Outside activities and shopping trips. Your energy levels will fluctuate. Sit down or head for the car.

Music and movies. Switch the channel, turn it off or take a walk.

                     Put The Ball In Your Court

It’s your choice to make major changes to your holiday events.

  •  You may buy a gift or a tree ornament for a deceased loved one. 
  • Isolation may prompt you to set up extra digital visits with family members and friends.
  •  Donating to a charity in someone’s name may start a new tradition for you. 
  •  Sharing homemade items are perfect ways of managing the ups and downs of mourning. These may include baked goods, crafted pinwheels or stars for the tree (crayons and glitter), or needlework items. Some people write poems for the occasion. 

Concentrating on creativity eases the emotional and mental pain you are experiencing.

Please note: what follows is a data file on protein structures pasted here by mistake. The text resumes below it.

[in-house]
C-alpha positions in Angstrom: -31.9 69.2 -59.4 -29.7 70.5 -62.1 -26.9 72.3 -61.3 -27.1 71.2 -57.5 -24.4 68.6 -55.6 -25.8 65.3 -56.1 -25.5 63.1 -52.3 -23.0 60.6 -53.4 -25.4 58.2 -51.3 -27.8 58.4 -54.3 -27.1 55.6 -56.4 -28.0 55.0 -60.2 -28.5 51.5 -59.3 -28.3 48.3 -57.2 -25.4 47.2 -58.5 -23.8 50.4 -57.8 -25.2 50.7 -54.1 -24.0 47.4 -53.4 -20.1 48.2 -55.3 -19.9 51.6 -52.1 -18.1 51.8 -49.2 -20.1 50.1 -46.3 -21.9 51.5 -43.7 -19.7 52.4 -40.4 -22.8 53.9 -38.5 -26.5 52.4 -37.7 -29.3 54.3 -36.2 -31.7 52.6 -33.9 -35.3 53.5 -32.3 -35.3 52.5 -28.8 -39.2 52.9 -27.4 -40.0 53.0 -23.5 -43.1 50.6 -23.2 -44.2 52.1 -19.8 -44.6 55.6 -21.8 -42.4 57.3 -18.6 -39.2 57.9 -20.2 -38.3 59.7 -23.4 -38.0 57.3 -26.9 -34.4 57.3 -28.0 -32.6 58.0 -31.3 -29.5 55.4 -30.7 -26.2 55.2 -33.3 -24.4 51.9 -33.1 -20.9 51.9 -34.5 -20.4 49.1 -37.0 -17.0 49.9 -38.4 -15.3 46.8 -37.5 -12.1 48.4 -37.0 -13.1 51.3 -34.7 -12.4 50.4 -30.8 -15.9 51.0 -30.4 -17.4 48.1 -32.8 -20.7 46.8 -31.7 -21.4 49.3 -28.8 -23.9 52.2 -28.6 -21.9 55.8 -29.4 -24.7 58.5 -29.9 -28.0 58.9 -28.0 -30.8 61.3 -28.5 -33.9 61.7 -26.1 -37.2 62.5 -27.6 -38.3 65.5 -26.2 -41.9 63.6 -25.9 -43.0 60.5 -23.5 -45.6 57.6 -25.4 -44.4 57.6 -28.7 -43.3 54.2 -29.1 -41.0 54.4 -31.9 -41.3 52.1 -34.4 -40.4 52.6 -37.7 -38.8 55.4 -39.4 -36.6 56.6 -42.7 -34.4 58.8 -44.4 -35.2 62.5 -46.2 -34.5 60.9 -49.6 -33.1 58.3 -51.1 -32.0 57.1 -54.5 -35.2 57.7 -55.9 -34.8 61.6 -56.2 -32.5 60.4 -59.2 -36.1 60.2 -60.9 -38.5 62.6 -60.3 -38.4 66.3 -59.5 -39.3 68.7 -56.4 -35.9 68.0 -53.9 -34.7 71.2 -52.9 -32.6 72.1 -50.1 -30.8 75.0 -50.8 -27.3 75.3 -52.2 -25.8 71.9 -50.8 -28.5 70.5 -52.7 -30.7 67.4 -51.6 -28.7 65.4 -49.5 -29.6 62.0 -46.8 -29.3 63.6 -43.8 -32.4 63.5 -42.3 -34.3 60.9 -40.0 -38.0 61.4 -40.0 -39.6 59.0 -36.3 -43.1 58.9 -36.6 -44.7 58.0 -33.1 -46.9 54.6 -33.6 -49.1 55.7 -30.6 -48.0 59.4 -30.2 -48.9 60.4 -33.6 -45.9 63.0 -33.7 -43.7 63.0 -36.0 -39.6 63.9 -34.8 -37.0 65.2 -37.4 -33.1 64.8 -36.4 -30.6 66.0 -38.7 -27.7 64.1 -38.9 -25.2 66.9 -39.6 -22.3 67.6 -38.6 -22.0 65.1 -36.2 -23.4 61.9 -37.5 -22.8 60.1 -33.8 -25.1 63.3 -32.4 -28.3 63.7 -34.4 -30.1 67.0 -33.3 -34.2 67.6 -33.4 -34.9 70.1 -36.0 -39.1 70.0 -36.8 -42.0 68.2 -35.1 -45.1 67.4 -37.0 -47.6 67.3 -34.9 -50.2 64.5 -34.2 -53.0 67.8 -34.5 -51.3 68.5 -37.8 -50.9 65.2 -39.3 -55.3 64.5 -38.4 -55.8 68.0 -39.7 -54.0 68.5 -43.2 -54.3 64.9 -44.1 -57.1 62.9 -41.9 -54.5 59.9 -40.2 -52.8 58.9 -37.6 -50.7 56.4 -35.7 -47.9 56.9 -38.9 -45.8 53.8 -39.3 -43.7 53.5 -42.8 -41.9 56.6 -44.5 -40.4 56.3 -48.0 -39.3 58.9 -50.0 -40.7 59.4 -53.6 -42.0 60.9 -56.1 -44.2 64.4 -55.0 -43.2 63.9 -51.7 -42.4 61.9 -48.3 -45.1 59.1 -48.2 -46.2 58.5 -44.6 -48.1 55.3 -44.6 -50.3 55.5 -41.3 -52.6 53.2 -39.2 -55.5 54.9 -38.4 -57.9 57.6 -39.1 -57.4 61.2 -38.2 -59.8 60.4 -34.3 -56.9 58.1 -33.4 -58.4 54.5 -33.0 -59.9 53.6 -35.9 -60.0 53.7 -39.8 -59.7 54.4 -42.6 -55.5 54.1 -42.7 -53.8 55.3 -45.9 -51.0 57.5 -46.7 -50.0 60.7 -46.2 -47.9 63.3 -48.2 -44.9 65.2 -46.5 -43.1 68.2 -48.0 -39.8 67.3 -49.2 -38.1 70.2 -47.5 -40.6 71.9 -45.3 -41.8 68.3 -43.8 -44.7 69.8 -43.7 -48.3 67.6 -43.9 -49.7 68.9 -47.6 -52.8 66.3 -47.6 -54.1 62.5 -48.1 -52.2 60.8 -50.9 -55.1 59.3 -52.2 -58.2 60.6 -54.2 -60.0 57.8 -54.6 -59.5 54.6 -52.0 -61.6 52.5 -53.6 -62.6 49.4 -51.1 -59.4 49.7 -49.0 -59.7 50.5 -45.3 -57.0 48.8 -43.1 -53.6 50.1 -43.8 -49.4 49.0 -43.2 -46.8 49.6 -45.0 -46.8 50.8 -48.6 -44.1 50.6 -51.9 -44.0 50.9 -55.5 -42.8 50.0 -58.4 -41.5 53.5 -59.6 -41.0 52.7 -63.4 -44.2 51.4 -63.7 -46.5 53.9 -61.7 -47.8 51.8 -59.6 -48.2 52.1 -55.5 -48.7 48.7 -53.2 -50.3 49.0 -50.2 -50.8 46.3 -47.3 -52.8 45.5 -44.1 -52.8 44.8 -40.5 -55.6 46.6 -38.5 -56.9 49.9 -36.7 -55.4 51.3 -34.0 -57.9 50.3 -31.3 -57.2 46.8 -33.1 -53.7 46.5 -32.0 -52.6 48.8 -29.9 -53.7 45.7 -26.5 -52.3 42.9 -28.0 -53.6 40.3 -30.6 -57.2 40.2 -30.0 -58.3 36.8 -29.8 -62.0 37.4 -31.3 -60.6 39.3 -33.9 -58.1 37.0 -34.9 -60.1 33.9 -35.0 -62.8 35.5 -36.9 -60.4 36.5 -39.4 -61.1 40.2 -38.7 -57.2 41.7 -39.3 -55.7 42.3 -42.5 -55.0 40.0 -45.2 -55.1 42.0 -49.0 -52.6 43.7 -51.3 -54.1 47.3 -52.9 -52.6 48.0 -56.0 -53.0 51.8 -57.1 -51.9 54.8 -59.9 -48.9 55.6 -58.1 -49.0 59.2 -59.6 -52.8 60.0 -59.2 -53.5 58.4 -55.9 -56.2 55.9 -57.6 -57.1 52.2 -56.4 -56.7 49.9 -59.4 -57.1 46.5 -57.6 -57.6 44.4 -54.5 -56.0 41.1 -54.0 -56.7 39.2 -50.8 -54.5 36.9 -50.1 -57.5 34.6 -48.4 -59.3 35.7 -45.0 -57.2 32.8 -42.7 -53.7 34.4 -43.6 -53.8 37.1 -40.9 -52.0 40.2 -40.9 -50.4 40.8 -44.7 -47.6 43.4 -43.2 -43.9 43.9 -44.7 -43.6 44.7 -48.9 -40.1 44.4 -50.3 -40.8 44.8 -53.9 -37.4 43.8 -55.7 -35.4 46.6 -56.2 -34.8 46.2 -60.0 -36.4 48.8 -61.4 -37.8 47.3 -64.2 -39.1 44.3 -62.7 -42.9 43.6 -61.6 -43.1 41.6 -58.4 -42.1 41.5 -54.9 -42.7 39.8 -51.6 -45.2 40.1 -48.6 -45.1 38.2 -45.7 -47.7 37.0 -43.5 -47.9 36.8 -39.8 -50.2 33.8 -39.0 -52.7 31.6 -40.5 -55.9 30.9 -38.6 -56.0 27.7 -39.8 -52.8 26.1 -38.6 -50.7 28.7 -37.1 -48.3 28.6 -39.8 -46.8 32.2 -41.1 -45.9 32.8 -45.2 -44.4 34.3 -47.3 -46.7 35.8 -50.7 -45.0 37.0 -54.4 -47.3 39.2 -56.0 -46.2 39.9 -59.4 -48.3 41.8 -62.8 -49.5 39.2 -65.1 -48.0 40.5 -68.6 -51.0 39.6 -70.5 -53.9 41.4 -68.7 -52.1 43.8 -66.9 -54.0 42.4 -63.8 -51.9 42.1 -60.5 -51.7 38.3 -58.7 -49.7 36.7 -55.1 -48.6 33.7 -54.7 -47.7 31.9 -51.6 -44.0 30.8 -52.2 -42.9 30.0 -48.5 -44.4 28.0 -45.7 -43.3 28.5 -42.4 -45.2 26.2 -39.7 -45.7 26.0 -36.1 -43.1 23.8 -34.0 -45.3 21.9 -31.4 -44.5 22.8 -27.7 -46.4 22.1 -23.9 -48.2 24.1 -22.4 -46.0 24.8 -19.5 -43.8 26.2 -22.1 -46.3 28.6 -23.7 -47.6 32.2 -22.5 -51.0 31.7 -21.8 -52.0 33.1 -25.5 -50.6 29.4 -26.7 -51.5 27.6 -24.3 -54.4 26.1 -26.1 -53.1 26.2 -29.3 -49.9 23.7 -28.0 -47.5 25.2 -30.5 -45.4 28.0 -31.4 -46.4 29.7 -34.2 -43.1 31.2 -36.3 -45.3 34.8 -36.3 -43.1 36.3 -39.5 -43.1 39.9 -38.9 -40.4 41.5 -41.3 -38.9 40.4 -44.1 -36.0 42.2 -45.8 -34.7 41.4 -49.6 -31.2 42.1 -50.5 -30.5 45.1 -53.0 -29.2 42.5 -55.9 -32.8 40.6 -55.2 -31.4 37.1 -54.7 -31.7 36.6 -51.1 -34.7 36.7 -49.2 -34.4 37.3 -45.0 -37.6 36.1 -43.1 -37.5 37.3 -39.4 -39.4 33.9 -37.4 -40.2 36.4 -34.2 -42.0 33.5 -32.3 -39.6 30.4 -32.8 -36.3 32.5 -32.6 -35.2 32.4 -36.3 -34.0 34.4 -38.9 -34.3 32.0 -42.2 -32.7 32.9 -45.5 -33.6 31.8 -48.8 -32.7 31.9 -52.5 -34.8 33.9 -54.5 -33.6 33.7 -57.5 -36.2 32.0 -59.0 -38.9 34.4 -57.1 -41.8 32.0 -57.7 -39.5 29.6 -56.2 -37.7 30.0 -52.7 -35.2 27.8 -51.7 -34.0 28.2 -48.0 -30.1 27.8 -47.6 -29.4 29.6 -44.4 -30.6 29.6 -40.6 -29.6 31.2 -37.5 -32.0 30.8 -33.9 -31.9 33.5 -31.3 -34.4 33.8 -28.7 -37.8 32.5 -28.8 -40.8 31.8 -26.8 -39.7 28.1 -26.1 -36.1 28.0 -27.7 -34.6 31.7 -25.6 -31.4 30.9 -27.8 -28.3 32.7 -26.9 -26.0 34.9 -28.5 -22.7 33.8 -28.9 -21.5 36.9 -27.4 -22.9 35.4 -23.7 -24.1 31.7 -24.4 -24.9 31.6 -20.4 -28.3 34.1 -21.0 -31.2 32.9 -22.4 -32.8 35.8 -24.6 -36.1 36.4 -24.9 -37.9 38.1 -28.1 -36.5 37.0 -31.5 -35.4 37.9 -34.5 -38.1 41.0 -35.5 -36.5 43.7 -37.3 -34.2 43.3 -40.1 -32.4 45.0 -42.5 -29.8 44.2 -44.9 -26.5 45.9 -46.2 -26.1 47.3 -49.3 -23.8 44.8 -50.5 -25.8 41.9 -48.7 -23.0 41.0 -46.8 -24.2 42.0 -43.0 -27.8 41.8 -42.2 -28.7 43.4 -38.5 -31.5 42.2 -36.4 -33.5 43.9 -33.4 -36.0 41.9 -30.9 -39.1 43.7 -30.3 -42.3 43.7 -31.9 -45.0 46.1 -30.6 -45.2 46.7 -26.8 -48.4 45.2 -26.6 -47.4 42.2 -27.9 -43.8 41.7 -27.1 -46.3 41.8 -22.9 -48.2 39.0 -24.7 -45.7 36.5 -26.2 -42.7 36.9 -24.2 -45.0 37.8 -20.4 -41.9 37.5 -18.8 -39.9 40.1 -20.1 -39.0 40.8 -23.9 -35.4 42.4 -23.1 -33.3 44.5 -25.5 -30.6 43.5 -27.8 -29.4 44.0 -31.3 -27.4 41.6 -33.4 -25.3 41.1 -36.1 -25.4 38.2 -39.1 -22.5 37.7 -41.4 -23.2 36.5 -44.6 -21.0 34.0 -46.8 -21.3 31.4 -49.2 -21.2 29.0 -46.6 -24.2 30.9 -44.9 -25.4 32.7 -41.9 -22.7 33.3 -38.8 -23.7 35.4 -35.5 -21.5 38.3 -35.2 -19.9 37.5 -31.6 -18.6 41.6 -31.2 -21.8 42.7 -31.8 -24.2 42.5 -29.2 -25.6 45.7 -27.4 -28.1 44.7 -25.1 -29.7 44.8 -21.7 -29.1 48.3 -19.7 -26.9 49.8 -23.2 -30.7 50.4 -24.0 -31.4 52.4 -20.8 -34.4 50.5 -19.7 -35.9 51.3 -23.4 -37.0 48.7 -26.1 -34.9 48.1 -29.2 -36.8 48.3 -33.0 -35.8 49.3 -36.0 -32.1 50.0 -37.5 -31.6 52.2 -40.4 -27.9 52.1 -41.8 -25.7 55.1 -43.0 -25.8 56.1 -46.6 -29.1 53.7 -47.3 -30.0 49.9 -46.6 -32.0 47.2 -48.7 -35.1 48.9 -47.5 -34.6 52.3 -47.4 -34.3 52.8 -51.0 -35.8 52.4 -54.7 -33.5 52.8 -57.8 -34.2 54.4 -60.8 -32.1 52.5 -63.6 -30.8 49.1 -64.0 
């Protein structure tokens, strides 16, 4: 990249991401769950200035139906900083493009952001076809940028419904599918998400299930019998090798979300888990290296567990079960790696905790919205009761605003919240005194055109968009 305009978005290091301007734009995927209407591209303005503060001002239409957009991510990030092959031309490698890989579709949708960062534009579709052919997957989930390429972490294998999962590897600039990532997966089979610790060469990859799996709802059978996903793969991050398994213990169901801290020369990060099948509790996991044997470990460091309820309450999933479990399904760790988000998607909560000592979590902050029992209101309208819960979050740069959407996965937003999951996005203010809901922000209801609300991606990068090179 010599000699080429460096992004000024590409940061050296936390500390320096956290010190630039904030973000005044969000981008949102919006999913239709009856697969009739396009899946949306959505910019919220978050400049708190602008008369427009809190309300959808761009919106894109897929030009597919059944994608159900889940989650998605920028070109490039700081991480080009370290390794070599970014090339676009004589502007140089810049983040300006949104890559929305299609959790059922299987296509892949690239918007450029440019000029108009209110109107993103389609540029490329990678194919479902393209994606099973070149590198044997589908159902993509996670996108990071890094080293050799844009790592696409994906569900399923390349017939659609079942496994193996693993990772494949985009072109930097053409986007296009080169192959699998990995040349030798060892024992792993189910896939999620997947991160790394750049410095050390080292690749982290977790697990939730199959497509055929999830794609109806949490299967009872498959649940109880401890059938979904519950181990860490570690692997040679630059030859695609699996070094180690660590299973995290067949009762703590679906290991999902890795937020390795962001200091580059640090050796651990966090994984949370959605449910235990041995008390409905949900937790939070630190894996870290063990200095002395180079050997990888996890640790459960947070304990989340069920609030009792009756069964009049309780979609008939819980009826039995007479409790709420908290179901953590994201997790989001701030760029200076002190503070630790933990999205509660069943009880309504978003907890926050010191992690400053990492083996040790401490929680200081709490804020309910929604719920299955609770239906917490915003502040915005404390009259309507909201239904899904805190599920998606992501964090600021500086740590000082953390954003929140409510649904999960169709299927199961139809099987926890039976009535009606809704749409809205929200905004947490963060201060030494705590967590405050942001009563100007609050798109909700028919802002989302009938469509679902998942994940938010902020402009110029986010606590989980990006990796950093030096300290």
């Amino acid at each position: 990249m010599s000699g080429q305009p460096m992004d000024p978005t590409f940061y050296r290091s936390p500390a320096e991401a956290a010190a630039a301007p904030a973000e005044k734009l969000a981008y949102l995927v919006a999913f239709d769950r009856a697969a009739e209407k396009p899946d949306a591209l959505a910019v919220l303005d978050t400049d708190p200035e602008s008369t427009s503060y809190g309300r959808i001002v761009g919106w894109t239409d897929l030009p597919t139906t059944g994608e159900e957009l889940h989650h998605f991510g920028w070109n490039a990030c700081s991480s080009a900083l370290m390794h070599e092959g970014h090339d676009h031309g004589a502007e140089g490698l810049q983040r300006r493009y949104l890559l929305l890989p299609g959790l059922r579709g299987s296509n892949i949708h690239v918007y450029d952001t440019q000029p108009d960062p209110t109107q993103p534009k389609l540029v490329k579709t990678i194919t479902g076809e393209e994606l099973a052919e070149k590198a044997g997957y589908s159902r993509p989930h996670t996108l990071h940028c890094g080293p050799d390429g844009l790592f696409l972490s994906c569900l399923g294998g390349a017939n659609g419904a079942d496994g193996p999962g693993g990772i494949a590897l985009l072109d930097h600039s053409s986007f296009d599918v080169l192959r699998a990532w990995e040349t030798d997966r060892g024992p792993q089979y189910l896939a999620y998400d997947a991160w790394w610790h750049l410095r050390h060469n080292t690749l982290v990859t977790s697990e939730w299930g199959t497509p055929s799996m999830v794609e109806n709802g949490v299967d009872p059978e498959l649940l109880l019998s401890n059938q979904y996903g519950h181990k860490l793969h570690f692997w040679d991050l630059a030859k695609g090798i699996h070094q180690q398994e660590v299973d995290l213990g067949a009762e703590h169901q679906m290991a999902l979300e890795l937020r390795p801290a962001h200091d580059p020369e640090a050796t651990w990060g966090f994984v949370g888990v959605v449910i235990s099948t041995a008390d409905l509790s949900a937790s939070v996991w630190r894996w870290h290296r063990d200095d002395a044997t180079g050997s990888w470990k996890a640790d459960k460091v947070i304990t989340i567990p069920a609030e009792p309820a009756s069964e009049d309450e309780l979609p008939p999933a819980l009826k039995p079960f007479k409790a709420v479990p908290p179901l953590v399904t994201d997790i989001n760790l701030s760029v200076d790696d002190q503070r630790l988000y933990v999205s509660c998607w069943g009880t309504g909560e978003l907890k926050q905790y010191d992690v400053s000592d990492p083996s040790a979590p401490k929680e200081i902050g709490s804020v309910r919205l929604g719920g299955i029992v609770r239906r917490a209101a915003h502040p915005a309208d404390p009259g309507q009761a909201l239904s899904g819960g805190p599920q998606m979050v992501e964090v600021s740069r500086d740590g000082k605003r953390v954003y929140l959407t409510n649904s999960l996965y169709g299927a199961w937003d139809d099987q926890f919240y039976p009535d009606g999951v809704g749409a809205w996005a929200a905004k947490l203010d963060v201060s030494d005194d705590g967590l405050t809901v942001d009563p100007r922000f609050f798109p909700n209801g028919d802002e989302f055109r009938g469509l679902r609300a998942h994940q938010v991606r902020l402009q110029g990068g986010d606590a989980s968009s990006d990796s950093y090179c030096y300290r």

Comfort comes from an inner sense of understanding, supported by the warmth of friends, family, and the remembrance of those things we hold dear.

At this joyous time of year, I wish you the happiest of Holidays. I am familiar with celebrating while in mourning, and I assure you, with some thought and planning, it can be a time of peace and joy. This year is like no other, but a cherished celebration is a permanent fixture in our hearts and minds.

If you are planning specific ways to celebrate this year, please consider sharing them. Ideas and goodwill inspire more joy and affirm that some bonds are never broken.

I wish you well,